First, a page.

Universal Credit imposing punitive debt repayment

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Report from Dundee

When we met John at our stall outside Dundee buroo yesterday he was brimming with frustration. He had recently started a six week job, and had not un-naturally expected his finances to get a bit easier. But John is on Universal Credit. This is reduced by 65p for every pound he earns – which is better than if he were on JSA, though still an absurd effective tax rate – however that was only the beginning of his problems. Over the years John had built up quite a number of debts, as people surviving on precarious employment often do: things like rent and council tax arrears. The expectation has been that people repay these debts in small manageable increments. But Universal Credit seems to be changing all that. The rules are – of course – complicated, and vary with the type of debt, but people with multiple debts can find their Universal Credit completely gone in repayments. This had happened to John, so that all he was left with was his wages of less than £300 a month. To make this worse, he had not been made aware that this was going to happen – despite all the rhetoric about training people to plan their finances. (In fact the unpredictability of Universal Credit payments has been the source of numerous complaints.) He had already had to be given a bit of Emergency Grant money from the Scottish Welfare Fund last week, but was going to have to ask for more having been turned down by the buroo for a benefit advance. (A similar experience was reported in the East Lothian Courier last week.)

We have had a chat about this with the helpful people at the Child Poverty Action Group, who have found that the DWP’s default position seems to be to deduct the maximum possible – in fact you could say that the change to Universal Credit is being used as an excuse to recalibrate and reset debt repayments at the highest level – but that there should still be scope to agree more realistic amounts. With Universal Credit, finding someone to talk with is never easy, but the first port of call would be your ‘jobcoach’ who could put your request to a ‘decision maker’. If that gets nowhere, there’s Welfare Rights, and of course the MP – which serves the double function of keeping the MP informed of the horrible realities of the system.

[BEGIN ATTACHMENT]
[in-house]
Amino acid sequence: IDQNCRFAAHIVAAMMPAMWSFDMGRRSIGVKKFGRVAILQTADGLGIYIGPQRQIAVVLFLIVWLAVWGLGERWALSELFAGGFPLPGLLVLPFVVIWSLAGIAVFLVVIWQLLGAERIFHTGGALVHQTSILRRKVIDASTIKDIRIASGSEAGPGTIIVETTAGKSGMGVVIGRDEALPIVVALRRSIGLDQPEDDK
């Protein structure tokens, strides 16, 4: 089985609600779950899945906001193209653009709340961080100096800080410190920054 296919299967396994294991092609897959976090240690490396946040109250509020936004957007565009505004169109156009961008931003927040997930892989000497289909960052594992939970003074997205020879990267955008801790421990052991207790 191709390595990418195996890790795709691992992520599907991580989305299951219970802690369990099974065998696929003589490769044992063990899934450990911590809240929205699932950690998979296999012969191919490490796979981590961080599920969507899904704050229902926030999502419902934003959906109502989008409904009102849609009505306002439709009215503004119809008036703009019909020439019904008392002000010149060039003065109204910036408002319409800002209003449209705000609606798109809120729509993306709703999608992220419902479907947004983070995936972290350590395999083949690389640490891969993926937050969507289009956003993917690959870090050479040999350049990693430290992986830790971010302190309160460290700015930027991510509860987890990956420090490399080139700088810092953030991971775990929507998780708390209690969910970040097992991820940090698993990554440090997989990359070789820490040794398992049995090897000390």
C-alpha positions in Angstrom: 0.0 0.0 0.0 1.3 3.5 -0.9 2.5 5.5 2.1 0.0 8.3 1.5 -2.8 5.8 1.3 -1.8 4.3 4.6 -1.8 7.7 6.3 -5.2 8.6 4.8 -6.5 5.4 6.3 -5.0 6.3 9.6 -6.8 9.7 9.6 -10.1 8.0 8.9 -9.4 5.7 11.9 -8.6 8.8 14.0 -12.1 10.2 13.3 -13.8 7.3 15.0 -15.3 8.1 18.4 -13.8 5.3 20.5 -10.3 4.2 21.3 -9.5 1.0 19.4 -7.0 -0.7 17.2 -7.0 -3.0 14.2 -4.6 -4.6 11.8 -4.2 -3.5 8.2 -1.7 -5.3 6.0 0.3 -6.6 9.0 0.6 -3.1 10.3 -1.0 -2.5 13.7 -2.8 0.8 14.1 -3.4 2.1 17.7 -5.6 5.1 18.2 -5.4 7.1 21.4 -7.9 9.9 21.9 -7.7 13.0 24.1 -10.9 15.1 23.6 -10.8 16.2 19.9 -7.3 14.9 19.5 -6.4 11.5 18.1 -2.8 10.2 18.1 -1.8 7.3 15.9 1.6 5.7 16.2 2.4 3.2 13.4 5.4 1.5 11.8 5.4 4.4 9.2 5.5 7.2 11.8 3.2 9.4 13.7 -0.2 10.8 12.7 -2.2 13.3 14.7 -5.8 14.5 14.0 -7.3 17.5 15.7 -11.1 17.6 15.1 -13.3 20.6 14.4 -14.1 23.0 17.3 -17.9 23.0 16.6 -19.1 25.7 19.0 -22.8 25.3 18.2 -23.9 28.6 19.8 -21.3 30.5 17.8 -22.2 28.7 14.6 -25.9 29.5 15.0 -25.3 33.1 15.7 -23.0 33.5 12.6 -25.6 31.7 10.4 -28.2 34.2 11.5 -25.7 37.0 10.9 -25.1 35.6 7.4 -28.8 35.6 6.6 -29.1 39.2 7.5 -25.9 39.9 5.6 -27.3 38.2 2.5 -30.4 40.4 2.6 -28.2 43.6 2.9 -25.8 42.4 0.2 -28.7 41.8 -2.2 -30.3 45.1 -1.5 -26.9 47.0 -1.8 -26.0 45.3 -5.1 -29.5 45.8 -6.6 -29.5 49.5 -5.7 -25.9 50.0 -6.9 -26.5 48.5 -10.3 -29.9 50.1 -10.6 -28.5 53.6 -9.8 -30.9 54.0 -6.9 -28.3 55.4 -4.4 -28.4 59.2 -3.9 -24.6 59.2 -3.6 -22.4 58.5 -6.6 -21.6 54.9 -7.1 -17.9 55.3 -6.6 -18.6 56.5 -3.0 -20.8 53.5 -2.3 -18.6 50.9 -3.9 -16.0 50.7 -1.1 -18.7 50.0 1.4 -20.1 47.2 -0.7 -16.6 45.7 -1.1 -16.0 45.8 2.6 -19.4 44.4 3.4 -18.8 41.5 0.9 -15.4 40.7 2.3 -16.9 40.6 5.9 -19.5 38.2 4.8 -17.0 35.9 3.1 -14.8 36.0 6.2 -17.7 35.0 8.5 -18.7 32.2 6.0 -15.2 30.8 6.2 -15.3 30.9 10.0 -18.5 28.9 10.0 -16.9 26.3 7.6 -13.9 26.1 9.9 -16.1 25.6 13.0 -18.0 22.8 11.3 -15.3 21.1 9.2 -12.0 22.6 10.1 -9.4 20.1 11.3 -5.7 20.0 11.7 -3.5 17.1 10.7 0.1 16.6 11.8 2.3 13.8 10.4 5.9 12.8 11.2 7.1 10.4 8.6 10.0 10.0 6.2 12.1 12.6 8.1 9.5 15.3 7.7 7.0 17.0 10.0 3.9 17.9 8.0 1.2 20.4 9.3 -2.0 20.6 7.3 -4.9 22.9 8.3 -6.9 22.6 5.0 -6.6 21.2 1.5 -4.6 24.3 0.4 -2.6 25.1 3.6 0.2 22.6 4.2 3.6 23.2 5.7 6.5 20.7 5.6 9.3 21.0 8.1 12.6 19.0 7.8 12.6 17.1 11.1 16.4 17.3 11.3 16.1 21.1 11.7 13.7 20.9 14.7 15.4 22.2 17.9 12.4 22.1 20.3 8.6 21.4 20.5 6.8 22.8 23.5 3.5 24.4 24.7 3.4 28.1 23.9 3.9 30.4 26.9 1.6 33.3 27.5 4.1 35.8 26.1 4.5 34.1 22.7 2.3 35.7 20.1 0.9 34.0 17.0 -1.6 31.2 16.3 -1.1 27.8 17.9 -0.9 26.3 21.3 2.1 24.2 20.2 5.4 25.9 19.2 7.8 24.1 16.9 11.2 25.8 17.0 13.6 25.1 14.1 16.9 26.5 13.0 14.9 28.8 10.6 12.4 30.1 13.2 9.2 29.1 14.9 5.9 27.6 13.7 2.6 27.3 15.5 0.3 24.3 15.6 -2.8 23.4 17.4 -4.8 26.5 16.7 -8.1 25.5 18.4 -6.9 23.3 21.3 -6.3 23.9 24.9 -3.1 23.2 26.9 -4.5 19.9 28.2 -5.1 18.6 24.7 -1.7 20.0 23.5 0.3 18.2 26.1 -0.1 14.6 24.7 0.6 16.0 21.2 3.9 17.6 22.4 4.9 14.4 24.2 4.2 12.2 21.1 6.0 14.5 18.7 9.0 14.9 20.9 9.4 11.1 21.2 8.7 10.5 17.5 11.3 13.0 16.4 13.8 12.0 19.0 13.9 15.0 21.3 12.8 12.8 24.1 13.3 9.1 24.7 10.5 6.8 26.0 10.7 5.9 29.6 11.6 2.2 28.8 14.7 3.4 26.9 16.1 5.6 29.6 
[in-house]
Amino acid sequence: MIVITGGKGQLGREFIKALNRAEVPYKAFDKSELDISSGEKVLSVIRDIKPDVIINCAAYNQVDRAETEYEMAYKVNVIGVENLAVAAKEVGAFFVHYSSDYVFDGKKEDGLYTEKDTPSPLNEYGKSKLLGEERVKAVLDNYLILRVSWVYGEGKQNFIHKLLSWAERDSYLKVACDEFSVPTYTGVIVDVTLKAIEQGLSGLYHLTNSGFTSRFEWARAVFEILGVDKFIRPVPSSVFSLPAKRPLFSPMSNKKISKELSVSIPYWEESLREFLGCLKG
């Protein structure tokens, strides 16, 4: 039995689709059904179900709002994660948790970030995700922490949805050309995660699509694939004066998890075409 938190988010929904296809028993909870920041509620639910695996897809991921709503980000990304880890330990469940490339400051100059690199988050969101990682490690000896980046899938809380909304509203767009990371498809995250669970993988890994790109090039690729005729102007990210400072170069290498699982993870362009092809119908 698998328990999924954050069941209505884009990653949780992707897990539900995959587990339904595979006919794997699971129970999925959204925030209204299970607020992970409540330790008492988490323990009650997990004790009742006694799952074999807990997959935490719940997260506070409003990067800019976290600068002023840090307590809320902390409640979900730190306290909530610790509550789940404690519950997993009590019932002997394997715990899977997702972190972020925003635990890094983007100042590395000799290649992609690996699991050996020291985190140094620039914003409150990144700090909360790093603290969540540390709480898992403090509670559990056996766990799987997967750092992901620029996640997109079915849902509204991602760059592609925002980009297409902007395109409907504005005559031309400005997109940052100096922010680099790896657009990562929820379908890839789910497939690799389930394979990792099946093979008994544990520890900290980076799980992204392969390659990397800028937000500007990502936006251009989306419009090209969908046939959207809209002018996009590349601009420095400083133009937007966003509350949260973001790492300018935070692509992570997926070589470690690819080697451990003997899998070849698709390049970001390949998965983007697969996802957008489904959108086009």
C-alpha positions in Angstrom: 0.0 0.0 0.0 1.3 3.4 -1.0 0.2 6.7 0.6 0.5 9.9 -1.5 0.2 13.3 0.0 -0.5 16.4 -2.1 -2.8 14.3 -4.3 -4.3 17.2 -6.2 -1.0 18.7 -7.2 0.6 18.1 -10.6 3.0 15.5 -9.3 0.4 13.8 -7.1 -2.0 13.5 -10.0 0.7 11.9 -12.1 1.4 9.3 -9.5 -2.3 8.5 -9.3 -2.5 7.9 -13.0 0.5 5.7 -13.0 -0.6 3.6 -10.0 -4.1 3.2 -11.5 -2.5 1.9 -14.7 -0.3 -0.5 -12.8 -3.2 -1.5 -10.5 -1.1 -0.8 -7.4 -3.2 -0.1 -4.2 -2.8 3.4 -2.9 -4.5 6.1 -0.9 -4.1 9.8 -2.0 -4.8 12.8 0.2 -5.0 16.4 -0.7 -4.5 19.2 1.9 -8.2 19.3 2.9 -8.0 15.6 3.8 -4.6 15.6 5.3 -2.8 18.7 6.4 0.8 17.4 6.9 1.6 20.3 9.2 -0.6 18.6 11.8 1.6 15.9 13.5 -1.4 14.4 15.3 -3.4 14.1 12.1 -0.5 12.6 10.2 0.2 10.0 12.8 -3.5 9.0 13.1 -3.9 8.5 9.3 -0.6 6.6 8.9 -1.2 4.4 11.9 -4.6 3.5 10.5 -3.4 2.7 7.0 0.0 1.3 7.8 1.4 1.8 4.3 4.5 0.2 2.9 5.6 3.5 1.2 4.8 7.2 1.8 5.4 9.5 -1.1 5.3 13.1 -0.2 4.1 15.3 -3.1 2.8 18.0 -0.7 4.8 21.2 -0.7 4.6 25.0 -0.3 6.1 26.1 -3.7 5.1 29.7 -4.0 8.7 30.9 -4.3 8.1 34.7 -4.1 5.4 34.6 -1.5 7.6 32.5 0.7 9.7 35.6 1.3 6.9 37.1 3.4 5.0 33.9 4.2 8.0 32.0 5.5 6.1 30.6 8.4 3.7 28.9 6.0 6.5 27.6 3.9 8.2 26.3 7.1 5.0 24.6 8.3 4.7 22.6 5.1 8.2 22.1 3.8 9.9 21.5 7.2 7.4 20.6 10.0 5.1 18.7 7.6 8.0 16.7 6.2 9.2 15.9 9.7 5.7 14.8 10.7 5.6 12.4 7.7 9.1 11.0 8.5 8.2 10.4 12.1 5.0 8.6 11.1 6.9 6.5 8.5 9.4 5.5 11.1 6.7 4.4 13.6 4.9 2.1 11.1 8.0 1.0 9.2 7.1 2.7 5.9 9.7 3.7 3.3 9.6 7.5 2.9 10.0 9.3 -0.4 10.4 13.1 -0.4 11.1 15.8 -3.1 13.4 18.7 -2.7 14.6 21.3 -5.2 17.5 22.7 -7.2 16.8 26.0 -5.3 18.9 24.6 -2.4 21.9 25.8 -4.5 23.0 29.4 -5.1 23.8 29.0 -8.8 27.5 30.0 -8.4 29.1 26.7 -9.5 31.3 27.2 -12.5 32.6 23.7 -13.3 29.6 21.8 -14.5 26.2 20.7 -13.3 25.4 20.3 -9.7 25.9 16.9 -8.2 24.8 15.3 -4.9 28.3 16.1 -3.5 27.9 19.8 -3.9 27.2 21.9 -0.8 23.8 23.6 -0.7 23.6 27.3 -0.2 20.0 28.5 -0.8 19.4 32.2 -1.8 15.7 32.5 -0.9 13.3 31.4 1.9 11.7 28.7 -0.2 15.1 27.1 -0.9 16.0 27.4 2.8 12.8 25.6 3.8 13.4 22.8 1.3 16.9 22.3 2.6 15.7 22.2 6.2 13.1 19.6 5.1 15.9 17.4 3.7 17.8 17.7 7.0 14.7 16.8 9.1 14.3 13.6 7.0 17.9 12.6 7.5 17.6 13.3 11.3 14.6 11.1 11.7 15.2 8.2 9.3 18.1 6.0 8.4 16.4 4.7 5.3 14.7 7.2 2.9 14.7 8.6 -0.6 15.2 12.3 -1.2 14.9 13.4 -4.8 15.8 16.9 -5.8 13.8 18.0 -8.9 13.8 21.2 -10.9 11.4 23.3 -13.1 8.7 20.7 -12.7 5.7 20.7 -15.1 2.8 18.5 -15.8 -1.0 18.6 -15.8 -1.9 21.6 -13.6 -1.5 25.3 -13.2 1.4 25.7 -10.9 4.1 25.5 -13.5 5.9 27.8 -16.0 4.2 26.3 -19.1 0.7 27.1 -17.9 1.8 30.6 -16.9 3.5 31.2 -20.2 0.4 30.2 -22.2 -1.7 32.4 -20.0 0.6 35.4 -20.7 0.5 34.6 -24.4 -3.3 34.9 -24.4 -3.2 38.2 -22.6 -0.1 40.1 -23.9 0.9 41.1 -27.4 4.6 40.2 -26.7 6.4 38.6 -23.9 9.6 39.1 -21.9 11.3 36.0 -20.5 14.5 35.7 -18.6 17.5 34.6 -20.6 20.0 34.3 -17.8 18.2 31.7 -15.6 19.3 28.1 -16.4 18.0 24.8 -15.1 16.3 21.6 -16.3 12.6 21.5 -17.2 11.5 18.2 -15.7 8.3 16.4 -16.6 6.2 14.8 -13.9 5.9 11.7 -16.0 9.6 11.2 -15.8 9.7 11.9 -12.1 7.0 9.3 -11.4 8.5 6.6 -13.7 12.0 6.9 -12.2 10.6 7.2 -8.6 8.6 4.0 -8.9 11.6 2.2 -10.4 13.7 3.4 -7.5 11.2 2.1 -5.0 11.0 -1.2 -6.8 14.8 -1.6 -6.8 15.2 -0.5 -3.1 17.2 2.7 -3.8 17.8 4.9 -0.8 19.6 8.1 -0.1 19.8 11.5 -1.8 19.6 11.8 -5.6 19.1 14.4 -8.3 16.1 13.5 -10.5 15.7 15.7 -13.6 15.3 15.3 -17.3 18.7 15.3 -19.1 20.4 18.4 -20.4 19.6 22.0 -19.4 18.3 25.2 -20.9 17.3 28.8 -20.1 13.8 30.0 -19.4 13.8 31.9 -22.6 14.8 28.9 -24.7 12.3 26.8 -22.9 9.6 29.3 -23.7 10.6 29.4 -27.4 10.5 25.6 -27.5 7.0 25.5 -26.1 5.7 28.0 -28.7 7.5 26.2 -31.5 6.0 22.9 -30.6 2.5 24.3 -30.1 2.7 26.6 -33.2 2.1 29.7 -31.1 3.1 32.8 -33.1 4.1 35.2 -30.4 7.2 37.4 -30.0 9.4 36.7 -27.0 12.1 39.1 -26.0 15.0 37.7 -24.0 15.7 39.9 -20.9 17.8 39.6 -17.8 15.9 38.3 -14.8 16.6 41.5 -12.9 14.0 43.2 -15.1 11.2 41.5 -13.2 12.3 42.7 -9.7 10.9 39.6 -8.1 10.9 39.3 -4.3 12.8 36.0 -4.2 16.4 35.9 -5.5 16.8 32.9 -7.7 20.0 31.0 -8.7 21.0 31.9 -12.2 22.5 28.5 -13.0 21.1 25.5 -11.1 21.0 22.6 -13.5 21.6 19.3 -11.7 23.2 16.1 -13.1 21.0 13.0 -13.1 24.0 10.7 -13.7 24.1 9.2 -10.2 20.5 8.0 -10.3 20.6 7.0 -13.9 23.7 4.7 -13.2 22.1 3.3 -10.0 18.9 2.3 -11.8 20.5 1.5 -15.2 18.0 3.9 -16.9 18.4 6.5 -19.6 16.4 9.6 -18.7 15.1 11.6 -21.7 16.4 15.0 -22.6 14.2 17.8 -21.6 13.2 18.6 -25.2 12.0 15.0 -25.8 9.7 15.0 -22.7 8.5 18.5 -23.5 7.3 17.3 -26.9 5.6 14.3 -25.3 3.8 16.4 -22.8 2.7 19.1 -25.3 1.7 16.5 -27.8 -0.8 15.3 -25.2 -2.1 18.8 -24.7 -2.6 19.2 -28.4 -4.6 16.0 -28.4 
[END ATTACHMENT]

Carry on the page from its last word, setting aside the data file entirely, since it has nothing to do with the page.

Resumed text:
Yesterday we also met Hailey, who was on the verge of tears. She had been told that despite her doctor’s line she should be looking for work, but, as she explained to us, she has suffered serious depression since her early teens and doesn’t feel able to do a job. Because she had been found ‘fit for work’ at a Work Capability Assessment two years ago, the jobcentre said that ESA was impossible. But her condition has worsened significantly since that time, so we were able to tell her that she should be able to apply for ESA again. (Unless you have a new condition or are significantly worse, once you have been refused ESA they will not reconsider another application, which makes it important not to give up on an appeal that first time.) We gave Hailey details of the council’s welfare rights drop-in yesterday afternoon to get the process started straight away.

And we were able to give some advice about applying for a Warm Home Discount.

Thank you to Chris, Duncan, Gordon and Ruth (and CPAG)

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